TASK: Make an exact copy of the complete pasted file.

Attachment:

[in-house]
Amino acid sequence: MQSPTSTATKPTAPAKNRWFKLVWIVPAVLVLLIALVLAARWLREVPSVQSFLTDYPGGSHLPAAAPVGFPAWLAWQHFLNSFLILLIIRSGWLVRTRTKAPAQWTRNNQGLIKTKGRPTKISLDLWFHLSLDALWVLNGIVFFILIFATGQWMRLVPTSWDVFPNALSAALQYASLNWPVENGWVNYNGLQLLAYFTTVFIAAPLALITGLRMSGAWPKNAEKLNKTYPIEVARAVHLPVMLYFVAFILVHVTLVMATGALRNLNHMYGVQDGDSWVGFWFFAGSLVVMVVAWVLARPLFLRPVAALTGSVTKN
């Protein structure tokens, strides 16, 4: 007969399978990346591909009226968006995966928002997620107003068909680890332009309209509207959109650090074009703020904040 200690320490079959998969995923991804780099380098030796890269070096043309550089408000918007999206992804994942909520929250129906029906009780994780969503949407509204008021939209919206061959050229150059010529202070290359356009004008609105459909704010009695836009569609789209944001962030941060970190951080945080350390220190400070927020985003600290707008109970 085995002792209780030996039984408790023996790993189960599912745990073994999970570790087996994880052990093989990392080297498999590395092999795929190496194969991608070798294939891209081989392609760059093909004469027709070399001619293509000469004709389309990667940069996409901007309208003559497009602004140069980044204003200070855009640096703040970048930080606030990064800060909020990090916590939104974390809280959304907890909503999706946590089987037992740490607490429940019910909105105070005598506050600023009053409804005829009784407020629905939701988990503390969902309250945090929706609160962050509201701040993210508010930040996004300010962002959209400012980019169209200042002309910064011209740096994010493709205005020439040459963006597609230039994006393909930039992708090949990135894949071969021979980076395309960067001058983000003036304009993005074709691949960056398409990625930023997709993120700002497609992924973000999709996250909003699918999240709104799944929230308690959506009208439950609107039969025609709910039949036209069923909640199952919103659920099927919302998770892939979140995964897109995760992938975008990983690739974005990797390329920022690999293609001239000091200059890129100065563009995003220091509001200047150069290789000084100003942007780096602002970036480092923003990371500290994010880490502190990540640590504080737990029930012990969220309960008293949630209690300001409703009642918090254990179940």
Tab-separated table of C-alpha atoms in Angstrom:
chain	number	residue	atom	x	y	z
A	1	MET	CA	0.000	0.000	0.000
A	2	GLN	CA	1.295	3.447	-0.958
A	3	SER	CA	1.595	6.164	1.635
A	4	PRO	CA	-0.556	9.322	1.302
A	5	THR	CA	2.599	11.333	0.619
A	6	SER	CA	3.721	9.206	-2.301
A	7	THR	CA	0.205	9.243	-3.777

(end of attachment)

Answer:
[in-house]
Amino acid sequence: MQSPTSTATKPTAPAKNRWFKLVWIVPAVLVLLIALVLAARWLREVPSVQSFLTDYPGGSHLPAAAPVGFPAWLAWQHFLNSFLILLIIRSGWLVRTRTKAPAQWTRNNQGLIKTKGRPTKISLDLWFHLSLDALWVLNGIVFFILIFATGQWMRLVPTSWDVFPNALSAALQYASLNWPVENGWVNYNGLQLLAYFTTVFIAAPLALITGLRMSGAWPKNAEKLNKTYPIEVARAVHLPVMLYFVAFILVHVTLVMATGALRNLNHMYGVQDGDSWVGFWFFAGSLVVMVVAWVLARPLFLRPVAALTGSVTKN
């Protein structure tokens, strides 16, 4: 007969399978990346591909009226968006995966928002997620107003068909680890332009309209509207959109650090074009703020904040 200690320490079959998969995923991804780099380098030796890269070096043309550089408000918007999206992804994942909520929250129906029906009780994780969503949407509204008021939209919206061959050229150059010529202070290359356009004008609105459909704010009695836009569609789209944001962030941060970190951080945080350390220190400070927020985003600290707008109970 085995002792209780030996039984408790023996790993189960599912745990073994999970570790087996994880052990093989990392080297498999590395092999795929190496194969991608070798294939891209081989392609760059093909004469027709070399001619293509000469004709389309990667940069996409901007309208003559497009602004140069980044204003200070855009640096703040970048930080606030990064800060909020990090916590939104974390809280959304907890909503999706946590089987037992740490607490429940019910909105105070005598506050600023009053409804005829009784407020629905939701988990503390969902309250945090929706609160962050509201701040993210508010930040996004300010962002959209400012980019169209200042002309910064011209740096994010493709205005020439040459963006597609230039994006393909930039992708090949990135894949071969021979980076395309960067001058983000003036304009993005074709691949960056398409990625930023997709993120700002497609992924973000999709996250909003699918999240709104799944929230308690959506009208439950609107039969025609709910039949036209069923909640199952919103659920099927919302998770892939979140995964897109995760992938975008990983690739974005990797390329920022690999293609001239000091200059890129100065563009995003220091509001200047150069290789000084100003942007780096602002970036480092923003990371500290994010880490502190990540640590504080737990029930012990969220309960008293949630209690300001409703009642918090254990179940």
Tab-separated table of C-alpha atoms in Angstrom:
chain	number	residue	atom	x	y	z
A	1	MET	CA	0.000	0.000	0.000
A	2	GLN	CA	1.295	3.447	-0.958
A	3	SER	CA	1.595	6.164	1.635
A	4	PRO	CA	-0.556	9.322	1.302
A	5	THR	CA	2.599	11.333	0.619
A	6	SER	CA	3.721	9.206	-2.301
A	7	THR	CA	0.205	9.243	-3.777